Contributed by CMS teacher Justin Parmenter
With new education leadership in Washington and Raleigh, it was only a matter of time before the old “Why aren’t we running schools more like businesses?” argument resurfaced.
BestNC is an organization that lobbies for pro-business education reform. On Monday its President Brenda Berg published a piece on EdNC claiming that improvements at Charlotte Mecklenburg’s own Shamrock Gardens were due to private sector-like strategies such as giving additional pay to those taking on leadership roles. It was a misleading article written with a specific goal in mind.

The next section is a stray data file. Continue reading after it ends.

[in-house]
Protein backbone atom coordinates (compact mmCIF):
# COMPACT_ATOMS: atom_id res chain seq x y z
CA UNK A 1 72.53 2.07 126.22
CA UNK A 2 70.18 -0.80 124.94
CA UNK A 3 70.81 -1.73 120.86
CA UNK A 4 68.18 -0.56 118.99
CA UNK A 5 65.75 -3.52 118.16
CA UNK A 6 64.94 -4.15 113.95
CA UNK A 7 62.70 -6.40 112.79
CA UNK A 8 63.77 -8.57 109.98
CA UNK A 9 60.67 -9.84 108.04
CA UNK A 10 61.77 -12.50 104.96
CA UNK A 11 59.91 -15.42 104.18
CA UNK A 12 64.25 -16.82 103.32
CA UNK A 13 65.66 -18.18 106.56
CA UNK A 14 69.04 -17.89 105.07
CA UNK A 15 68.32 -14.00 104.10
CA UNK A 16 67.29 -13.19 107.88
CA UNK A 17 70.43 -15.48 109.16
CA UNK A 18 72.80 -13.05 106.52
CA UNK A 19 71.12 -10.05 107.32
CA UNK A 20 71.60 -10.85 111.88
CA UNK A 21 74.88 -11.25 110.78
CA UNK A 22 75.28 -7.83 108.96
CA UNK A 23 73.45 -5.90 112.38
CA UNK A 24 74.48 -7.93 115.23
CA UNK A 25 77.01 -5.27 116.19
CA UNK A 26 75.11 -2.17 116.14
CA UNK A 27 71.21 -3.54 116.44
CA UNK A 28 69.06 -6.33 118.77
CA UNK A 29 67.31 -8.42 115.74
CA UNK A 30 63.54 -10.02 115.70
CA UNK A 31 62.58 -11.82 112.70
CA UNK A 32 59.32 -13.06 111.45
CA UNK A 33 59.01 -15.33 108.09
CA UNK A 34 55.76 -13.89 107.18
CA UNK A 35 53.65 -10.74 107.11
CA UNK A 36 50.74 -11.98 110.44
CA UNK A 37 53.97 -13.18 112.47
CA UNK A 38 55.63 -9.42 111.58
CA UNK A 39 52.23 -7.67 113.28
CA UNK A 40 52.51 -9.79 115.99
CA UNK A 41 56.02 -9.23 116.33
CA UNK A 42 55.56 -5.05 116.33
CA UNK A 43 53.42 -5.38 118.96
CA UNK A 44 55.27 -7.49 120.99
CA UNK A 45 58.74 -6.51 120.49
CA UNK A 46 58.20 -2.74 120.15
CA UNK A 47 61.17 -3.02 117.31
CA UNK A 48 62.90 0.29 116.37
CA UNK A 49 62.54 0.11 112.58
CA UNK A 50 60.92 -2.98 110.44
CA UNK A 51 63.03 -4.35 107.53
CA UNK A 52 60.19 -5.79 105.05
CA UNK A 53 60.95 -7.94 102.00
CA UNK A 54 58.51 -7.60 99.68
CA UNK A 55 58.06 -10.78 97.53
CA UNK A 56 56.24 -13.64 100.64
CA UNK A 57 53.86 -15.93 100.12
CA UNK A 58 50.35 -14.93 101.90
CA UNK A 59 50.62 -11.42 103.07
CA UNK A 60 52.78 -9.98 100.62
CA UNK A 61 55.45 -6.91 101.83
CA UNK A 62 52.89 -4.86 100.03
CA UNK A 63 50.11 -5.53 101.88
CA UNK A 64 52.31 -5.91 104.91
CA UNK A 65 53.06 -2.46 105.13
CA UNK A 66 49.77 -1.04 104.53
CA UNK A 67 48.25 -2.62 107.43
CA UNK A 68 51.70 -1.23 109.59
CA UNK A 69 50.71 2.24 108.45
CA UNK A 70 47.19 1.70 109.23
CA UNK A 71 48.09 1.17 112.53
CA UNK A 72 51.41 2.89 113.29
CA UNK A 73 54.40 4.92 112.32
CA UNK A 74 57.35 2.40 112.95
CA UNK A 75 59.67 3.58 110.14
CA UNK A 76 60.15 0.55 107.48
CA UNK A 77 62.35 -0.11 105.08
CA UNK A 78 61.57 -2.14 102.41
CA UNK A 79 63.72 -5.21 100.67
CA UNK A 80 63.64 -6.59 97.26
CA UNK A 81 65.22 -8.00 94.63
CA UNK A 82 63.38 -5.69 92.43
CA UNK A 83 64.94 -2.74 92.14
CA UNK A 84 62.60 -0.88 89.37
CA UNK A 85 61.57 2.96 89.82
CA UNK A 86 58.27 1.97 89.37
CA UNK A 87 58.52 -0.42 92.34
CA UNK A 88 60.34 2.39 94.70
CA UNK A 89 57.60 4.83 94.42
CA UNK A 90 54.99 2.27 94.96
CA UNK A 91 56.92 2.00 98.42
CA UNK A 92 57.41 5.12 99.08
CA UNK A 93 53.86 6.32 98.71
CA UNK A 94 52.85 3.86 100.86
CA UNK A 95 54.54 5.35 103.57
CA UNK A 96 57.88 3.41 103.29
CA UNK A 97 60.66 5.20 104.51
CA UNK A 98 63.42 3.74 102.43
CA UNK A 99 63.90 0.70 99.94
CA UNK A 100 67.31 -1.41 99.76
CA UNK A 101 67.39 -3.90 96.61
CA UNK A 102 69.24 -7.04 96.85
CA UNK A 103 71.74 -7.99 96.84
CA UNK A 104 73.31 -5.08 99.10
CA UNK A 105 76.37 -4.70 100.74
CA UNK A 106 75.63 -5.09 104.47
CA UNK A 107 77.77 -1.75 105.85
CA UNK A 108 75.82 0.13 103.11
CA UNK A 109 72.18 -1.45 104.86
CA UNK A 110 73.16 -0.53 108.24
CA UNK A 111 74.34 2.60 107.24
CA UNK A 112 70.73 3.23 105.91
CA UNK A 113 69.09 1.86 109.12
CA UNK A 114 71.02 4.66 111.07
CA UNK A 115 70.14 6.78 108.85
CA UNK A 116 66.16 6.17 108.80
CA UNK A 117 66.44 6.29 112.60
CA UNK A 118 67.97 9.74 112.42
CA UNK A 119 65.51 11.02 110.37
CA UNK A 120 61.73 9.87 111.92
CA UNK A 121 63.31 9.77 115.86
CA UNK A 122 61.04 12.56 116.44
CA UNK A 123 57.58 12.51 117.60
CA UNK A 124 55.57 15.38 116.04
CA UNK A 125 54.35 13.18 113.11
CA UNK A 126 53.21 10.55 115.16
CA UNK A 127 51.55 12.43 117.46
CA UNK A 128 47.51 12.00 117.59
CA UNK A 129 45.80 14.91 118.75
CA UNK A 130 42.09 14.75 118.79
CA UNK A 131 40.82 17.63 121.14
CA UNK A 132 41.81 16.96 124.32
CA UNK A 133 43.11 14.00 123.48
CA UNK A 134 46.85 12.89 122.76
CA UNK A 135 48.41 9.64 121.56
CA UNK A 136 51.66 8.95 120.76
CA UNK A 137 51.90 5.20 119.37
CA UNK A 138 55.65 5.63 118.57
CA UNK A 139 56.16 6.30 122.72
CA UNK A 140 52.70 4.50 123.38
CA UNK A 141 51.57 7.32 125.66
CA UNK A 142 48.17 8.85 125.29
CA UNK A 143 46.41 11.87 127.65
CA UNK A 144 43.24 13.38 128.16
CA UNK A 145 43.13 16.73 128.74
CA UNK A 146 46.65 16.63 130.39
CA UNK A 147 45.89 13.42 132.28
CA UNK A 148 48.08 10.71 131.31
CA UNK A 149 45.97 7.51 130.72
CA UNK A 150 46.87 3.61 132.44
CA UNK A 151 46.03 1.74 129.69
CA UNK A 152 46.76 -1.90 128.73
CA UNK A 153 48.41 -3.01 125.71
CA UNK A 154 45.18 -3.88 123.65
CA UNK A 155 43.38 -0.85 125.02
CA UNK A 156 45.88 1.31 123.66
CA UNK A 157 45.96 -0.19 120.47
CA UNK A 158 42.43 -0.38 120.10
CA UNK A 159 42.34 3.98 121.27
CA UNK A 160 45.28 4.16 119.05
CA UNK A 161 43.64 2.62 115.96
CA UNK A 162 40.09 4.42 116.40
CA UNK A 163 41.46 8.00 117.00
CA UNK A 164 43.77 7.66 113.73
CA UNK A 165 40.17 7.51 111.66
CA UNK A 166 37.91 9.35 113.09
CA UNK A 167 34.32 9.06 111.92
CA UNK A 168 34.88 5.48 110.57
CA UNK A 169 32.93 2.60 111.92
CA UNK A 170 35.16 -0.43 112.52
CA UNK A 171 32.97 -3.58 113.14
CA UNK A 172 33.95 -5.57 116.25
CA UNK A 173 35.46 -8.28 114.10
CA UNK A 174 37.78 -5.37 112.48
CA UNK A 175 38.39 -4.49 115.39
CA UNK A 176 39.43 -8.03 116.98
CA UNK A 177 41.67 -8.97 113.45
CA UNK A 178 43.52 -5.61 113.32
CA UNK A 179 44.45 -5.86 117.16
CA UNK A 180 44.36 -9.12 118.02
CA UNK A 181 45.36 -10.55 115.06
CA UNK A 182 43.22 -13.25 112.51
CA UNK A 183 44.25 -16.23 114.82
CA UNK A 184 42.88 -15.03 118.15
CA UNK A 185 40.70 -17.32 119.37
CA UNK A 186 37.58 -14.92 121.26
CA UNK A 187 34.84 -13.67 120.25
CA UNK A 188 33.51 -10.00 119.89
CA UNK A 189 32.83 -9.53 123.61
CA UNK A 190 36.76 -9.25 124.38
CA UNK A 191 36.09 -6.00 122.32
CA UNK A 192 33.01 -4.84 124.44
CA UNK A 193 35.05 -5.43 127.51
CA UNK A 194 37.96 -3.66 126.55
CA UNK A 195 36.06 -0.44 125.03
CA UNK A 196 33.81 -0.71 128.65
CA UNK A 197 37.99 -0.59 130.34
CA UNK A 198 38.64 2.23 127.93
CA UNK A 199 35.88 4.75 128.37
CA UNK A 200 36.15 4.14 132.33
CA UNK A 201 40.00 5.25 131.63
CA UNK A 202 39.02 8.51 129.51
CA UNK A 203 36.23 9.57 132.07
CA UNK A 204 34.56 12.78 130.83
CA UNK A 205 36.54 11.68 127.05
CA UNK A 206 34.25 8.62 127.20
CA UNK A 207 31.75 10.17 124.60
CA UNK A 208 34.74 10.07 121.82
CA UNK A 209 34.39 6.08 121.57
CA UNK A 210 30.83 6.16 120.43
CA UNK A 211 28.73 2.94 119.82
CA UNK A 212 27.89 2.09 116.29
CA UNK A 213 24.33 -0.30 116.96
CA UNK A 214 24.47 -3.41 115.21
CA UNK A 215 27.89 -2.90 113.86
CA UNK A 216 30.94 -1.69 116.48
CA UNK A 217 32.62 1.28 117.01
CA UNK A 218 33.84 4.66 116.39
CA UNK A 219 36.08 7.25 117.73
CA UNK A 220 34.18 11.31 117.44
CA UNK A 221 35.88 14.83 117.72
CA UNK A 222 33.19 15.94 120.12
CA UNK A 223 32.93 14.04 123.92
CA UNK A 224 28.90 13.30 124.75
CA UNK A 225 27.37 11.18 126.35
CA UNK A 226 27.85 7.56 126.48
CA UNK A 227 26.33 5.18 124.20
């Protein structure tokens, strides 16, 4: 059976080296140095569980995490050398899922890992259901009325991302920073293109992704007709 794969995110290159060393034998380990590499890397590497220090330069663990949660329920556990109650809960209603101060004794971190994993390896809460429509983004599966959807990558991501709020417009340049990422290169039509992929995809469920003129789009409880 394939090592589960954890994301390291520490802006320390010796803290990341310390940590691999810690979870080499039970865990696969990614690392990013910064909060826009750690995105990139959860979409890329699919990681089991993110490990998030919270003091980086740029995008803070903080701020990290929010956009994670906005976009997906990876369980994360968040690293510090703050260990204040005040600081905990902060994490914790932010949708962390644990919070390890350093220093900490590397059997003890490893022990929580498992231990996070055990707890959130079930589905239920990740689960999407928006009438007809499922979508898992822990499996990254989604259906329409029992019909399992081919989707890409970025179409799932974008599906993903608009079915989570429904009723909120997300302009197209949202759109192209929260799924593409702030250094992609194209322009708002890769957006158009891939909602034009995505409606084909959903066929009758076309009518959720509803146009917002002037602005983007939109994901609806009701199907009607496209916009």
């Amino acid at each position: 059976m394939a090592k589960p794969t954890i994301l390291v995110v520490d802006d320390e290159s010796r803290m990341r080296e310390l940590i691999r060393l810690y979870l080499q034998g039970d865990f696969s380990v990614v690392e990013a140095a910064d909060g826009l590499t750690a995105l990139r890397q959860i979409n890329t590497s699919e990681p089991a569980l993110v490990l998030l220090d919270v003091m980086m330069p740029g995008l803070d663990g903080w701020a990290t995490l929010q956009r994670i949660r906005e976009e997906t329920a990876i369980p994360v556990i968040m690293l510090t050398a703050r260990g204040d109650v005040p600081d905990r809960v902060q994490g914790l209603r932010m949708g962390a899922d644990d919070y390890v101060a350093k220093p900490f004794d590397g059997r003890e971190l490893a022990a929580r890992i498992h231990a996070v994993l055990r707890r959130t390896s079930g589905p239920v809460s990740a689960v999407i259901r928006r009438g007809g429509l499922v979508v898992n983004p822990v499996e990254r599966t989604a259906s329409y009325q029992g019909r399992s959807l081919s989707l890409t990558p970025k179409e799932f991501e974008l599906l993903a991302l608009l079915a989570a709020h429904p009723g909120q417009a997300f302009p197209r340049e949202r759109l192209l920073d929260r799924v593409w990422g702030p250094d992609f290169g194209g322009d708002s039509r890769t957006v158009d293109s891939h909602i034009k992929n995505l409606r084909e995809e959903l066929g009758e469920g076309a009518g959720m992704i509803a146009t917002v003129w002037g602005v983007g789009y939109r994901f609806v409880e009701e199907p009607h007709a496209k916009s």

As most of us who are plugged in to education in Charlotte know, [MecklenburgACTS chair] Pamela Grundy is the one to talk with if you want to know what was really behind Shamrock Garden’s remarkable transformation. Pam wrote a great response piece on EdNC explaining that the real catalysts behind growth at Shamrock Gardens were economic and racial integration, engaging curriculum, and a strong sense of community.
Our work as teachers and other school professionals is a human endeavor, not a series of business transactions. Our students aren’t numbers, they are people, and they’re most likely to succeed in schools that find a way to nurture strong relationships and a love of learning. It’s a recipe for success the private sector may never understand.